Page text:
Fundraiser to fill many 'Empty Bowls'

Soup kitchen to host annual benefit
By Stina Sieg | Feb 27, 2012
Photo by: Sarah Wells Rolland There will be plenty of empty bowls to chose from at this Saturday's "Empty Bowl Dinner," including a few by Bethel artists Sarah Wells Rolland. Rolland is one of many local ceramists who give their work free of charge to the benefit.

This Saturday, the Open Door will get one of its biggest financial boosts of the year, one bowl of soup at a time. “The Empty Bowl Dinner,” now in its 11th year, always draws hundreds of people, many of whom might never share a meal in the nonprofit’s soup kitchen otherwise.

The fundraiser, which goes from 3 to 7 p.m., has a simple concept: Buy a meal so that others may also eat. For $20, diners not only get to chose a type of piping-hot soup but also a unique bowl, handmade and donated by a local potter, to take home.

This blending of art and good will — and a good meal — has always been popular, so much so that it shocked the nonprofit’s director, Perry Hines, in the beginning. At the first such event a decade ago, he was brand new to the job, and as he pulled up to work he couldn’t believe what he was seeing. The line of people waiting to get in the dining hall was staggering, maybe 50 yards long.

“Oh, I just thought, ‘Goodness, is this what I think it is? Is this for here?’” Hines recalled.

To his surprise, he was right. The event ended up being a huge success, and has been ever since. Though extended hours now save diners from long lines, the fundraiser’s popularity has never waned. In fact, it has now moved into the status of tradition, with each year drawing a steady and varied stream of locals, drawn together by their desire to helpa. Hines estimates their generosity brings in anywhere from $5,000 to $8,000 every year, meaning it makes thousands of meals for others possible.

“There’s a beautiful spirit that just emanates, a generous sprit that just comes through,” Hines said, describing “Empty Bowls” of the past. “People just love it.”

Charity-minded diners aren’t the only ones who keep the event going, however. Hines is quick to say that the real stars of the show are the people behind the scenes — the potters who make the bowls and the cooks who fill them.

Bob Hammock, who owns Hazelwood’s Good Earth Studio, does both. He actually came up with the idea for the event with fellow ceramist Phillip Johnson, and he has made a point to always lend his expertise on the pottery wheel and in the kitchen. Hammock not only donates several bowls every year but also helps organize the cooking crew, made up mostly of other artists.

“I love to cook and I’m a potter, and the two just go hand-in-hand,” he said.

Though he’s modest about his impact on the day, it’s clear that “Empty Bowl” wouldn’t work without the help of him and others. In addition to donating anywhere from 15 to 20 unique bowls to the annual event, he spends that morning, afternoon and evening in the Open Door’s kitchen. He doesn’t mind, however. He believes in its purpose far too much. The day always reminds him how many others feel the same.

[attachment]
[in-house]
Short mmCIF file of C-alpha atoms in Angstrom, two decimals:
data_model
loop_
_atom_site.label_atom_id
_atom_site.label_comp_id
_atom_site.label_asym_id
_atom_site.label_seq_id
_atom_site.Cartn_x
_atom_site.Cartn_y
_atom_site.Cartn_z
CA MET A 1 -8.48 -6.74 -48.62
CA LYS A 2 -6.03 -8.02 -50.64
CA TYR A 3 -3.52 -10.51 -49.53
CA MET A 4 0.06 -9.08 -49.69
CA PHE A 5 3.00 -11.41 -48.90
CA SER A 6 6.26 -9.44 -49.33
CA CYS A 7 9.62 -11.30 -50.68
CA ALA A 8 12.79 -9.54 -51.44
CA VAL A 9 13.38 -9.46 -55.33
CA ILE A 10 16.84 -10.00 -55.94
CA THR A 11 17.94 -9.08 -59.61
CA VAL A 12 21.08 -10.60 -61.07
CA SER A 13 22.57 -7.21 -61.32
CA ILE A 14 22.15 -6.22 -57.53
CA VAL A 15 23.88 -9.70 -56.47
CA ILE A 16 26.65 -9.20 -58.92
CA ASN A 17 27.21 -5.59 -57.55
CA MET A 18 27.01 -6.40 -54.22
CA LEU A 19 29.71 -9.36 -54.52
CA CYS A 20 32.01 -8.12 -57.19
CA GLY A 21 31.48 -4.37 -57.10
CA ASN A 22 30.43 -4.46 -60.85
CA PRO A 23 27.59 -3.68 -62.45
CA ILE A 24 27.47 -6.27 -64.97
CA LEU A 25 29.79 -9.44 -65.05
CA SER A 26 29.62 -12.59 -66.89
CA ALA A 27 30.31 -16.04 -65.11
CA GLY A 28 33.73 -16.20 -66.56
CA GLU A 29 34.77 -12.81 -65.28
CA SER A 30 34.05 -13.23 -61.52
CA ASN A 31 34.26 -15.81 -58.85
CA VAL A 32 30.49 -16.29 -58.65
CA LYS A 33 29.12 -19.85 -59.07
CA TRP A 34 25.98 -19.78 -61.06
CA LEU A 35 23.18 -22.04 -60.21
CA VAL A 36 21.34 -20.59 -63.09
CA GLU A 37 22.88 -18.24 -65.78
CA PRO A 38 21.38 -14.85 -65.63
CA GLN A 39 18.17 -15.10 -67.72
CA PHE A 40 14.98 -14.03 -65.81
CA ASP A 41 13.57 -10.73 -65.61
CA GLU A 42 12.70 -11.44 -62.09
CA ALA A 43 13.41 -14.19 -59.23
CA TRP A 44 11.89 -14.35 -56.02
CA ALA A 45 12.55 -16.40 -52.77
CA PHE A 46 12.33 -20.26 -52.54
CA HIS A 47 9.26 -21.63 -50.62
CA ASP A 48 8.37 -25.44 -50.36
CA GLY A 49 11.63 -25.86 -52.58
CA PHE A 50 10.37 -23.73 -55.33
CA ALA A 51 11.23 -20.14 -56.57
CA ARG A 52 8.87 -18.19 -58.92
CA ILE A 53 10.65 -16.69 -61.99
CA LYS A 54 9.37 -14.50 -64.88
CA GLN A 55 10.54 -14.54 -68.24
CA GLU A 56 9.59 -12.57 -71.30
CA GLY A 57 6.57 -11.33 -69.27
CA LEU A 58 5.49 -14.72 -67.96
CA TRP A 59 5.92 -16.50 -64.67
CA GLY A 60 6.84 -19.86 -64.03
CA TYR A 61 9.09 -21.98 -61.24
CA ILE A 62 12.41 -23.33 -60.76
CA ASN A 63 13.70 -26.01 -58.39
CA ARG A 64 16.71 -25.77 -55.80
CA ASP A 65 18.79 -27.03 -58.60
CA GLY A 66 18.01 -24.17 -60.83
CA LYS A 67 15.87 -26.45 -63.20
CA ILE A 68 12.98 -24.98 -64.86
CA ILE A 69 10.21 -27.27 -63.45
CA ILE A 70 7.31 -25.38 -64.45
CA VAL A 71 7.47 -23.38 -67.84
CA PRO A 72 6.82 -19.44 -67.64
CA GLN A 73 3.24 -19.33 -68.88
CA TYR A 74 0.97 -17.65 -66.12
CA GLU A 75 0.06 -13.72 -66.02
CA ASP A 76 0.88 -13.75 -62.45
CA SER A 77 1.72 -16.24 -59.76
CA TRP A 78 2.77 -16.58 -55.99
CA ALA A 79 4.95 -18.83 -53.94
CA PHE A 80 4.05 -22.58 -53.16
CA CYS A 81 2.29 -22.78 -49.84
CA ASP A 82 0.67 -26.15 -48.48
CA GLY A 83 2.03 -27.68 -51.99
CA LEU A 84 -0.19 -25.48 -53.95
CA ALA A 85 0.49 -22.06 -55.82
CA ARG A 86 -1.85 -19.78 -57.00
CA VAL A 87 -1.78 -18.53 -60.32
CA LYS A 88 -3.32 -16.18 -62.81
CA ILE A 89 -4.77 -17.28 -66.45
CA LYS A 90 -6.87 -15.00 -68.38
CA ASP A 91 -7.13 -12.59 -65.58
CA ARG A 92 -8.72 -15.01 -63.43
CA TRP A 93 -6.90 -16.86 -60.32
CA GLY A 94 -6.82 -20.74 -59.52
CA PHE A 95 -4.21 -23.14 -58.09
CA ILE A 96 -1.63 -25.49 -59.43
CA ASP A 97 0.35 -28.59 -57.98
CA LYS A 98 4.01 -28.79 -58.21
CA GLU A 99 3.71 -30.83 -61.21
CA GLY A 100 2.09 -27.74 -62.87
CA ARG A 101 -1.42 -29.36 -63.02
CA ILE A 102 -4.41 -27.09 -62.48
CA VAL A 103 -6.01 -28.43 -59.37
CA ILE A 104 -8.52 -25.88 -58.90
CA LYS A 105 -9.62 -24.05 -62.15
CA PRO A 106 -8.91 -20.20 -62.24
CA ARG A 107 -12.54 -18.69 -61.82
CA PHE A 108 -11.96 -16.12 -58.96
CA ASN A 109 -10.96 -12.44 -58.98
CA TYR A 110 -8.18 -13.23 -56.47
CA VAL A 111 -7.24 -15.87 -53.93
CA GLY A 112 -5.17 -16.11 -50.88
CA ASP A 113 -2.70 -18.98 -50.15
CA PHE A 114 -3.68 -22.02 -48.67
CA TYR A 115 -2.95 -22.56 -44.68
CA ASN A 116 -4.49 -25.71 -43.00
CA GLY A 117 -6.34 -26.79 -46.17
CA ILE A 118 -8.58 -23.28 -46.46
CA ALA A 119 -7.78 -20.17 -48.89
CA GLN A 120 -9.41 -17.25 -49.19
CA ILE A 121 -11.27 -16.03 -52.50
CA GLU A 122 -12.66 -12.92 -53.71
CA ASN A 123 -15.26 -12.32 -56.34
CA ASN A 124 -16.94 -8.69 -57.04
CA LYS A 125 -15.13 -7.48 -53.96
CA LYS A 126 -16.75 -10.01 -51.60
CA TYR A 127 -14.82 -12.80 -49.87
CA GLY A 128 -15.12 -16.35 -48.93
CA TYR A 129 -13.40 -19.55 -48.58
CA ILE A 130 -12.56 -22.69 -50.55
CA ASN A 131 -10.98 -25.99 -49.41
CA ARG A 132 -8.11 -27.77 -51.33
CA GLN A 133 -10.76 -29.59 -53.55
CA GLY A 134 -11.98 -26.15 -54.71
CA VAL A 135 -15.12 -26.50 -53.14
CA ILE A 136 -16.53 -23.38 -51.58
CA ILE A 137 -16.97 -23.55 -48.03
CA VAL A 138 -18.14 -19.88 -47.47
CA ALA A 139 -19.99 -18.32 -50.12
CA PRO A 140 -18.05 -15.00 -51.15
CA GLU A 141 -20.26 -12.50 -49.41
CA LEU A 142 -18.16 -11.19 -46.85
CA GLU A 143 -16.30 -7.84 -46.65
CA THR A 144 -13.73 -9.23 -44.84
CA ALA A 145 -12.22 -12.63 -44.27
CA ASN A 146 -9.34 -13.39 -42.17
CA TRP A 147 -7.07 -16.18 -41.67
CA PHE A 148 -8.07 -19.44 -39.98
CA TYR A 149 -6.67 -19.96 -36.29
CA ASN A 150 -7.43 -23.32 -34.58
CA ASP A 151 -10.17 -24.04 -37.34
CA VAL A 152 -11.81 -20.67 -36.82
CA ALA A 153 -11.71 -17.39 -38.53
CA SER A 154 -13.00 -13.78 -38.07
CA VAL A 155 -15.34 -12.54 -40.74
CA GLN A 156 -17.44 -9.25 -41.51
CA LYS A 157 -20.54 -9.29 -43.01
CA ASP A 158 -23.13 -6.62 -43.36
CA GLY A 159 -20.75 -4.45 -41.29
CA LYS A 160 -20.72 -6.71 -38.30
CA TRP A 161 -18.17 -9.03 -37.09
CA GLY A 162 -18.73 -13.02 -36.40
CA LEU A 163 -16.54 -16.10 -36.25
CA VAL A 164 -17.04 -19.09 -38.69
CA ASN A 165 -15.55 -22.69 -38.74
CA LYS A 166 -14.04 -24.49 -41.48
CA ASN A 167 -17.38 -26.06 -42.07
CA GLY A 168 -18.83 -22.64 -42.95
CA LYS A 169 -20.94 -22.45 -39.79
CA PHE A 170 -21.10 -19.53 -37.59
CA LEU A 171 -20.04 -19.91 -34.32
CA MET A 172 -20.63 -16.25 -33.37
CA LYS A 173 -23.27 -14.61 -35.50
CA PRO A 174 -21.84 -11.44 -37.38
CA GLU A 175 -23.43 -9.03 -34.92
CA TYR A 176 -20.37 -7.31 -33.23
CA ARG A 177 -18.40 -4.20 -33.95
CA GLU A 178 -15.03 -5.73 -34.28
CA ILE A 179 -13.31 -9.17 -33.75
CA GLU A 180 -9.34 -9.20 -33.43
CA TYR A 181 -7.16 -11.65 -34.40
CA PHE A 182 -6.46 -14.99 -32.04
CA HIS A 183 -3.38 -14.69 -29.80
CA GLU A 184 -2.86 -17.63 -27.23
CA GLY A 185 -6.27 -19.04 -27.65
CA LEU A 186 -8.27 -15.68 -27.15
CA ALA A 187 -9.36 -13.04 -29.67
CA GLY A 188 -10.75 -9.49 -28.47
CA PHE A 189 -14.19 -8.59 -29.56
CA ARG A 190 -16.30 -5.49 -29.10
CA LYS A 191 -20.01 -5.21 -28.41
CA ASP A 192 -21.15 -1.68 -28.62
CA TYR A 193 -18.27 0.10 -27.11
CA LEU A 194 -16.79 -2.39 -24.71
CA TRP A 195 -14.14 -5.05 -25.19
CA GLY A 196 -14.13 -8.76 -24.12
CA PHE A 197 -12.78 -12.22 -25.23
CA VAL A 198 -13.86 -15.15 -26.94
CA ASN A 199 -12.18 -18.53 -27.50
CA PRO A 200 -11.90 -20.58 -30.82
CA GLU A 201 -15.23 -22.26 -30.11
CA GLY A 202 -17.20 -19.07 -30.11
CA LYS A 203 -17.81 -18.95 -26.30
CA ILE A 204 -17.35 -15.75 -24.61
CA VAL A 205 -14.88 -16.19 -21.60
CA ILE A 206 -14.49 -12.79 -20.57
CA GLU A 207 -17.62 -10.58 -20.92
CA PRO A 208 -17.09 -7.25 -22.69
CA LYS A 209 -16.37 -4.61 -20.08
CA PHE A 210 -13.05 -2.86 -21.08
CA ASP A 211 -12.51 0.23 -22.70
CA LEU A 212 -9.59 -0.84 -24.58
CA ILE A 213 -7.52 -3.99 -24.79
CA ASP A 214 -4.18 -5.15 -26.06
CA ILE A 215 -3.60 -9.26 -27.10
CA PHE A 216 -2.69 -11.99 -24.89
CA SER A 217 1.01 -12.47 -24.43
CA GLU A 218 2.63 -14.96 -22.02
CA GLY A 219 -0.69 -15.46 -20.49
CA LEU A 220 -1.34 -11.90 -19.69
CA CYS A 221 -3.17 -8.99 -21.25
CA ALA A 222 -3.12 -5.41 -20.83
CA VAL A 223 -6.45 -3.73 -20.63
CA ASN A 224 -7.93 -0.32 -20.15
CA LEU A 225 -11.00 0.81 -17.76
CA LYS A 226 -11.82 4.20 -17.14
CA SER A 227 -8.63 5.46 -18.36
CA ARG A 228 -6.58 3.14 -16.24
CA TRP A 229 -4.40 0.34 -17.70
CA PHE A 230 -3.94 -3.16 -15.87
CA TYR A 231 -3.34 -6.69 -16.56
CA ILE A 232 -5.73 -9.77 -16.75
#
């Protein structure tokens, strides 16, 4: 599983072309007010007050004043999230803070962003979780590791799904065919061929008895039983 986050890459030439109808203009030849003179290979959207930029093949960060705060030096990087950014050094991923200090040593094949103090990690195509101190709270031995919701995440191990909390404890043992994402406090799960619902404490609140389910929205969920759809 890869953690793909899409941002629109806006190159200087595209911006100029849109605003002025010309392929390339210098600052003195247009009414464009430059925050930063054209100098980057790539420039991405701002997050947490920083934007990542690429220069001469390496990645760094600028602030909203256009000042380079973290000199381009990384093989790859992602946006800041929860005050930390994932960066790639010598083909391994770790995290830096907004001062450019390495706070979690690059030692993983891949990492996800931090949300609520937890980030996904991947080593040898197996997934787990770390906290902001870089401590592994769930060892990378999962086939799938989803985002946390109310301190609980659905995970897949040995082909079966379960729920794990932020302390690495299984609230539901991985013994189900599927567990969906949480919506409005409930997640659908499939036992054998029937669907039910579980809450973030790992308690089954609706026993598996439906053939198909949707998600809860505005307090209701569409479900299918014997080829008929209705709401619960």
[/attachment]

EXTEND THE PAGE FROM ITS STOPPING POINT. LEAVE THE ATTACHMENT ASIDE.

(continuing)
“It’s a good feeling to see the community get together behind it, because we have a lot of people in need in this area,” he said, “and it’s a good thing that people come out to support them.”

So many of them might never need the Open Door's help but give to the cause anyway. That, as participating artist Sarah Wells Rolland sees it, is the morale thing to do. The Bethel resident believes her gesture of donating several bowls every year is a small one in the grand scheme of things, and she’s happy to do it. This time around, she has also convinced her fellow ceramists at The Village Potters in Asheville to do the same. Once they hear the cause, artists are always eager to help, she explained.

“When you’re asked to give pots to something that’s going to feed people who are hungry, nobody says no,” she said.

Rolland, like so many others part of the event, speaks with nothing but compassion of the people who rely on the Open Door daily. She knows that they’re not so different than anyone else, just perhaps going through a tougher time.

“It’s an incredible thing to be able to say you’ve never known hunger,” she said.

It’s also getting harder to come by these days, as Hines knows. He explained that as the world’s economic turmoil drags on, more and more people end up needing the support of the Open Door and other local agencies. While this creates pain for many, he also sees a more uplifting byproduct. The more people need help, the more people want to help. This heightened understanding of the needs of others is the silver lining, if there is one.

“I think there’s more people now than ever that are very much aware that, ‘I could be the one receiving the benefits of this charity,’” he said. “I’m of the opinion that it brings communities together.”

And that’s exactly what “Empty Bowl” does every year.

The “Empty Bowl Dinner” will take place from 3 to 7 p.m. Saturday, March 2, at the Open Door, 32 Commerce St., in Waynesville. For more information, call 452-3846.

 

 

 

 

 

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